The most inspiring them of all…

I know I have to still write about Charles Dicken’s Great Expectation and I promise I will do it this week for sure. But while I drown myself in my other life, aka, the Project Manager, this Meme, I just could not let go! So Classic Club’s 2013 July Meme is –

What classic book has changed your view on life, social mores, political views, or religion?

I was 14 when I read this book – a very impressionable age and this book was way beyond the 14 years old reader – it had rape, violence, racial discrimination and per Wikipedia, destruction of innocence (though I have never felt that; to me it was more of coming of age!). So what book was this when all my peers were reading Ann of Green Gables? It was called – To Kill a Mockingbird. And I am darn glad that I read it and that too when I was 14!

To Kill a Mockingbird is more than an everyday story of fighting for the rights of less privileged. It’s more than a story of black versus white, rich versus poor! It’s a story of moral courage and about being brave when you are most afraid (Yes! I know George R R Martin wrote that in Games of Throne, but I am really talking about the principle of the thing!). The book is filled with acts of honor and valor even when they count for nothing. For instance when Atticus forces Jem to read to Mrs. Dubose because she is dying, though she has done nothing to deserve such kindness.  It’s about winning people over through bravery and honest conduct. It is about winning, when you have lost everything! It’s about compassion, not pity for your fellow beings – my favorite motto in the world is what Atticus says to Scout “you never really understand a person until you consider things from his point of view — until you climb around in his skin and walk around in it”. All this while, the book remains warm, humorous and very personal. There are everyday events out of our daily life – again one of the parts that I relate to most is when Scout talks about her reading – she could not recollect when she had not read with Atticus. I know the feeling, like I said before; I never realized when my father’s moving fingers over the words became my own to read.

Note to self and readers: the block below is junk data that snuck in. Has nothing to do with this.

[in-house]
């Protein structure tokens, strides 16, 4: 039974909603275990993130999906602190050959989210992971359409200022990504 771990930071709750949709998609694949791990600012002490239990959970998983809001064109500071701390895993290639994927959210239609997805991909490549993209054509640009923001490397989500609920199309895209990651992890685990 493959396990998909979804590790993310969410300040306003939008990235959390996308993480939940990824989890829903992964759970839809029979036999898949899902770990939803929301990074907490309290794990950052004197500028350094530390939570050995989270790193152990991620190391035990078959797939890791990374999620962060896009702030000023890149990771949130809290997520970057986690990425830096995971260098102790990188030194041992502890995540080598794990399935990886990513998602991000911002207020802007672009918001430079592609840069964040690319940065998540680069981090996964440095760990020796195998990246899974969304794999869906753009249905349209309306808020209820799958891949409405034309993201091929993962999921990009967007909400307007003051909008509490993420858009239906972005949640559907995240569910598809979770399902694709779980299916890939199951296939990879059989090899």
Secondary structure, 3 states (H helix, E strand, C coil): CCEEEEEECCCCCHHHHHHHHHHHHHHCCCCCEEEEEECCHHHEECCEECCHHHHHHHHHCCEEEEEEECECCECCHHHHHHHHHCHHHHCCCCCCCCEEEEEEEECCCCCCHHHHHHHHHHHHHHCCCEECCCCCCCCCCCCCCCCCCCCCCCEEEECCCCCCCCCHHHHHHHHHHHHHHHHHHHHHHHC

This book may not have defined my social or political mores when I was 14. But it did go a long way in making me an egalitarian advocating liberalist who believes in equality for all and standing up for what you belive in no matter what the cost. In my small way, I find at times speaking up for what right may cost you something – relationship, money, promotion. But this book made me understand one very important kernel of truth when very young – unless I can look myself in the eye, nothing is worth it!

Viva Ms. Harper Lee. You wrote only one book, but boy! That book challenged our thoughts and forced many to reckon with what they thought was right and what was actually right! It gave impetus to the Civil Rights Movement and continues to inspire generations of lawyers and humanitarians!

P.S. now you know where the “Mockingbirds” in my blog’s name came from!

The ‘romance’ of romantic novels…..

I was just 12 years old and I wondered into a book shop. The owner showed me all the books a young adult would like – Hardy Boys, Nancy Drew, Anna of Green Gables. I picked them and one more – a vague book with green cover, called Shadow Princess. I picked it up because the back cover said that the heroine was a Ph.D student and even at that age I knew a doctorate was ‘the thing’ for me; so I was going to read up everything even remotely related to it. My ever encouraging dad paid for the books and we walked out.